“What about what the promoter said – better if we were married?”

Ronnie chewed his mouthful maddeningly slowly, Madge’s toes curled in her shoes. Finally he raised his eyes to hers, dark brown meeting green with gold flecks.

“That wouldn’t be so bad.” 

Her stomach gave a swoop worthy of a ride on the big dipper.

To be continued on Ted’s blog. This post submitted to MindlovesMisery’s Sunday writing prompt : Light

The Deadly Game

Picture from Unsplash

The sun was already at its height, yet they had put only 5 miles between them and danger.

Peelo, the dwarf, was beginning to tire: his short legs were not designed for running. Lisette was bronzed and fit but the scene at the stone sacrifice had shaken her badly and impaired her ability to think, she was relying on Peelo and Mikal to lead her to safety. Peelo knew the way to the castle and had promised he would take her there, Mikal had offered the protection of his sword. They all knew that on the way there would be many hazards.

“Let’s stop a minute,” Lisette said. “I’ve got a stitch.” She had seen the strained expression on the dwarf’s face and knew he needed a respite, but would be too proud to ask.

Mikal looked up at the sun doubtfully. “We ought to press on if we’re to reach the castle before nightfall.”

“Only a moment,” Lisette pleaded. She rested against a rock and watched the dwarf drawing deep breaths. What a fool she had been to get caught; although she knew that there was an ever-present danger of Trogues jumping out and stealing unwary maidens for sacrifice, she had never thought it would happen to her: it was something that happened to other people. But this morning she had been captured and carried to the stone of sacrifice before she had time to give more than a few frightened squeaks of horrified protest.

The sun had shone on the glinting knives of her captors, and she could smell the blood of the previous sacrifice, making her believe her last hour had come. She had found herself regretting all the things she would never do, all the sights she would never see, when Peelo had flung himself into the midst of the gloating Trogues. In spite of his tiny stature, he had wrought destruction among them with his burling stick and thrown the ceremony into confusion.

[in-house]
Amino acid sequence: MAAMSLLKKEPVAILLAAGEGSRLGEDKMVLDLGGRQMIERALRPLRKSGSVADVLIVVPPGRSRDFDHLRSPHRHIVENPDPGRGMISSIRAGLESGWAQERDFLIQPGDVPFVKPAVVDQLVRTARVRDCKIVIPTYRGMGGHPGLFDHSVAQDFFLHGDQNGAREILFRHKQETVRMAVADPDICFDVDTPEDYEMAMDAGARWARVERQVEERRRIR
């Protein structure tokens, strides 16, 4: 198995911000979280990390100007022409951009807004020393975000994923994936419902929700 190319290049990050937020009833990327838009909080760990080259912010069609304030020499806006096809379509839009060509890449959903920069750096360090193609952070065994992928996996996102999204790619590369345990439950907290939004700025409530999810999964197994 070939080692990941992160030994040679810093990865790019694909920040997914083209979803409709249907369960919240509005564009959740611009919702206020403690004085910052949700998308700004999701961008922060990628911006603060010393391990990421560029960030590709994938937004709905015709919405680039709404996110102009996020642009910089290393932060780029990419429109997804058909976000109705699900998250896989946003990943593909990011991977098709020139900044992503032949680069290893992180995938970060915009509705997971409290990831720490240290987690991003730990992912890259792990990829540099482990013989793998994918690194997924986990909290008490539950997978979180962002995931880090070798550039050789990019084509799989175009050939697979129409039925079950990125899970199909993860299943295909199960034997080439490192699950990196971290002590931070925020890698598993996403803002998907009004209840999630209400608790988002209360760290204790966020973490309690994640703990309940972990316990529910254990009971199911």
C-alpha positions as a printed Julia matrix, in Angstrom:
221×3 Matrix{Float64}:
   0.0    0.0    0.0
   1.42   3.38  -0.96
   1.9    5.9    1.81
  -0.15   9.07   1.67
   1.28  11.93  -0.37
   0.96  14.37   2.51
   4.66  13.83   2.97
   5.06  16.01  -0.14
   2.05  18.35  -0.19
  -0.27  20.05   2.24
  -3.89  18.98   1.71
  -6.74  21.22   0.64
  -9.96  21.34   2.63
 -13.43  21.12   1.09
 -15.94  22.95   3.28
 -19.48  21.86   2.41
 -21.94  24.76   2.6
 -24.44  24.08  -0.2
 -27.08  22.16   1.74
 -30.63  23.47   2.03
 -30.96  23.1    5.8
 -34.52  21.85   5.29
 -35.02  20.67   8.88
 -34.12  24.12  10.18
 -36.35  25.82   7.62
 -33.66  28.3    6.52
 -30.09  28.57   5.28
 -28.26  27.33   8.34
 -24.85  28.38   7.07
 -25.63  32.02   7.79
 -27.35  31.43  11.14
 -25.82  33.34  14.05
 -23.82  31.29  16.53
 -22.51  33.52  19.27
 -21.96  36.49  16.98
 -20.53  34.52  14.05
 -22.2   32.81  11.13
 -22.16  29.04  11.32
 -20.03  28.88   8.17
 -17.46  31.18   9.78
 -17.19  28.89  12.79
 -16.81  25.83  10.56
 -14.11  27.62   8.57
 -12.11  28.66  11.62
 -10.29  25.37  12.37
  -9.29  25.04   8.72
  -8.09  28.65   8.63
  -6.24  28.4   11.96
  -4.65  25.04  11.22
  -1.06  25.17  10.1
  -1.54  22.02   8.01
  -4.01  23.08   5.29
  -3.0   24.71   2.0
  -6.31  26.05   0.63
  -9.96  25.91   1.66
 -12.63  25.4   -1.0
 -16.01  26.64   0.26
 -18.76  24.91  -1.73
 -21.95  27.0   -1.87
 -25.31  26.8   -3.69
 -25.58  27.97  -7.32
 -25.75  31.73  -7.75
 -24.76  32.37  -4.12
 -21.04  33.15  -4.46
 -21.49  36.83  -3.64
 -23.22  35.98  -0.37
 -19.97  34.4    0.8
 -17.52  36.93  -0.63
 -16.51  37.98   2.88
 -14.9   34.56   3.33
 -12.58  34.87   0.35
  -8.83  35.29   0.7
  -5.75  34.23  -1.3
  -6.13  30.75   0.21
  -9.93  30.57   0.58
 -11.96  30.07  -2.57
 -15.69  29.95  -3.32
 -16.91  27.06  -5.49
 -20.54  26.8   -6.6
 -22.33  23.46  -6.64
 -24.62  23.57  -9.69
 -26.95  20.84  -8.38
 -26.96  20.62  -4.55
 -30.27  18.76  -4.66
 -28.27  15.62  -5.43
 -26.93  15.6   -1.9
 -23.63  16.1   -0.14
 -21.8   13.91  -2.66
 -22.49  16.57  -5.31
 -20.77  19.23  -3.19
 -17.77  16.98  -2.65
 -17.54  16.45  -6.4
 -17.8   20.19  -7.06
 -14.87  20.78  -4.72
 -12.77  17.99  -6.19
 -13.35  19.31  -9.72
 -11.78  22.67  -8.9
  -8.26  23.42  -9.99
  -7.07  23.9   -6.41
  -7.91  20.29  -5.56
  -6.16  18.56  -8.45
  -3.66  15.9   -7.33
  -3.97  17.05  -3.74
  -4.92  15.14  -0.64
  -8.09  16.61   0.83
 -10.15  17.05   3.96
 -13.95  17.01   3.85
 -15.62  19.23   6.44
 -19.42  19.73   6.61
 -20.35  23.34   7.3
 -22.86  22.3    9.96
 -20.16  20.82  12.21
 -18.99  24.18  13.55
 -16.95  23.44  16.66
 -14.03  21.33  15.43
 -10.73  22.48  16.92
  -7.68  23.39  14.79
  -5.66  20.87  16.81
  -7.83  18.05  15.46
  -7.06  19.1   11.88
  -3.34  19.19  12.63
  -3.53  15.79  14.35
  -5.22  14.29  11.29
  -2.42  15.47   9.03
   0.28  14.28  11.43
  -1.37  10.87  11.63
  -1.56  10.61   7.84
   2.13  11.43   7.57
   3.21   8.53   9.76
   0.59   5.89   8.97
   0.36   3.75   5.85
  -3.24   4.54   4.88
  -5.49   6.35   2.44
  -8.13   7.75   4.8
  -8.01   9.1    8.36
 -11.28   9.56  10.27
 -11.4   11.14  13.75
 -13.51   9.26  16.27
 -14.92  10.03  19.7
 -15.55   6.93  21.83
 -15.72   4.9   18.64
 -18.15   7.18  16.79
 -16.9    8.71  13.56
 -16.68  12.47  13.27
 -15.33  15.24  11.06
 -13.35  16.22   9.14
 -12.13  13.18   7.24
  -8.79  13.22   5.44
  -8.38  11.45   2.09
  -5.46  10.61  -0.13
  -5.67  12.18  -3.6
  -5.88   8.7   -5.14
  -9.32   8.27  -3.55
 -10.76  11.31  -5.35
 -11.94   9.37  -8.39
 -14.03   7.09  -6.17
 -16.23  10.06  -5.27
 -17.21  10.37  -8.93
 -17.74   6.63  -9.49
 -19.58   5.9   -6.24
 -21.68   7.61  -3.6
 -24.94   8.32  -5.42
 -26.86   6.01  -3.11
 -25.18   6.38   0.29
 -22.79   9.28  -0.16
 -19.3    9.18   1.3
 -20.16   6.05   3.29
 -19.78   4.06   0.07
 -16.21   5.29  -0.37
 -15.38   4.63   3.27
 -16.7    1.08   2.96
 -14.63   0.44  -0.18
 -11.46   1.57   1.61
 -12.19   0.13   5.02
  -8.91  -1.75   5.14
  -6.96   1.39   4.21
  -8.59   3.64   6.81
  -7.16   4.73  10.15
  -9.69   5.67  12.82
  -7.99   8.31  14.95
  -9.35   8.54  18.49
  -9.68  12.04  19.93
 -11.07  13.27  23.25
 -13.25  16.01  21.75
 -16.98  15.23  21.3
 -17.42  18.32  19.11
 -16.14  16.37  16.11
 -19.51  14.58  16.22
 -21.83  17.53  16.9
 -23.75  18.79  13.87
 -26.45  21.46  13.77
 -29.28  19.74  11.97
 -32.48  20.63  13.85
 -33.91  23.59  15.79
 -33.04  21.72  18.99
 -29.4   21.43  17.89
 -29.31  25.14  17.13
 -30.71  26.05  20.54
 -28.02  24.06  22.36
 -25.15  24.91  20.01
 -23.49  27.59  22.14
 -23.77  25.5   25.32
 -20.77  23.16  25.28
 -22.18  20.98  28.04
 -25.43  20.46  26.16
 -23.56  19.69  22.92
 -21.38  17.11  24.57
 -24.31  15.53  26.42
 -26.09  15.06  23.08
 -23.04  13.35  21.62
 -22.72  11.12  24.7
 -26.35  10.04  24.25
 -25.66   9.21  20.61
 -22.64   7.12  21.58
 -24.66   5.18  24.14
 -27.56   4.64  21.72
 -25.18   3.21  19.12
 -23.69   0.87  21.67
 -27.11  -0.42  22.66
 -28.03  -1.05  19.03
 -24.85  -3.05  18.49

While the Trogues’ attention was concentrated on Peelo, Mikal the warrior had sneaked up to cut her bonds and pulled her off the stone. At that, the Trogues had set up a fearful outcry but, between them, Peelo with his burling stick and Mikal with the two-edged sword, had cleared a path, leaving a heap of dead Trogues. Mikal had pulled her along in Peelo’s wake as the dwarf led the way full pelt towards the mountains.

Peelo had got his breath back. “Come on,” he said, “we’ve got to go. We’ll take this path,” he pointed to a narrow ledge that ran round the side of a rocky outcrop and seemed to lead to the summit of one of the major peaks.

“Must we?” Lisette asked fearfully. “I’m terrified of heights.”

“Peelo is right,” said Mikal, “if we take the lower road, we’ll be waylaid by the helio-monsters. I’ve used all my magi petards and only have my sword. It isn’t much defence against a helio-monster, and neither is Peelo’s burling stick.”

“But the high road goes through the Blurdles’ lands,” Lisette protested, “they’re almost as savage.”

“This is not the time to argue,” said Peelo, “just follow me. You ought to be thankful Mikal and I were passing and saved you from the Trogues. Rest assured, Mikal’s sword and my burling stick are equal to most hazards we could meet on the high road.”

Mikal turned to her. “Have you no weapons for attack or defence?”

“I’ve a cloak of invisibility here in my pouch. It can only be used three times before it loses its power, so we must save it for a real emergency.”

The journey along the high road was as difficult as Lisette had feared.  A lightning bolt came down but luckily missed them. Twice they were attacked by marauding Blurdles, but Mikal’s sword was more than a match for their tiny darts.

At one awkward place, the ledge dwindled to almost nothing. Lisette was struck rigid with fear and took a careless step which nearly caused her to fall, but just in time Mikal’s strong arm bore her up.

Light was beginning to fade but the castle was in sight when Peelo, who was leading, turned and put a finger to his lips. He whispered that there was a sharp-eyed Mindeldrayg lying across the path which, if it saw them, would certainly sting them to death.

Lisette produced the cape of invisibility from her pouch and handed it to Peelo. The dwarf donned it and crept past the Mideldrayg. Once safely out of reach, he removed the cape, carefully wrapped it round a stone and threw it back to his waiting companions. It was deftly caught by Mikal who repeated the manoeuvre and then threw the cloak back to Lisette.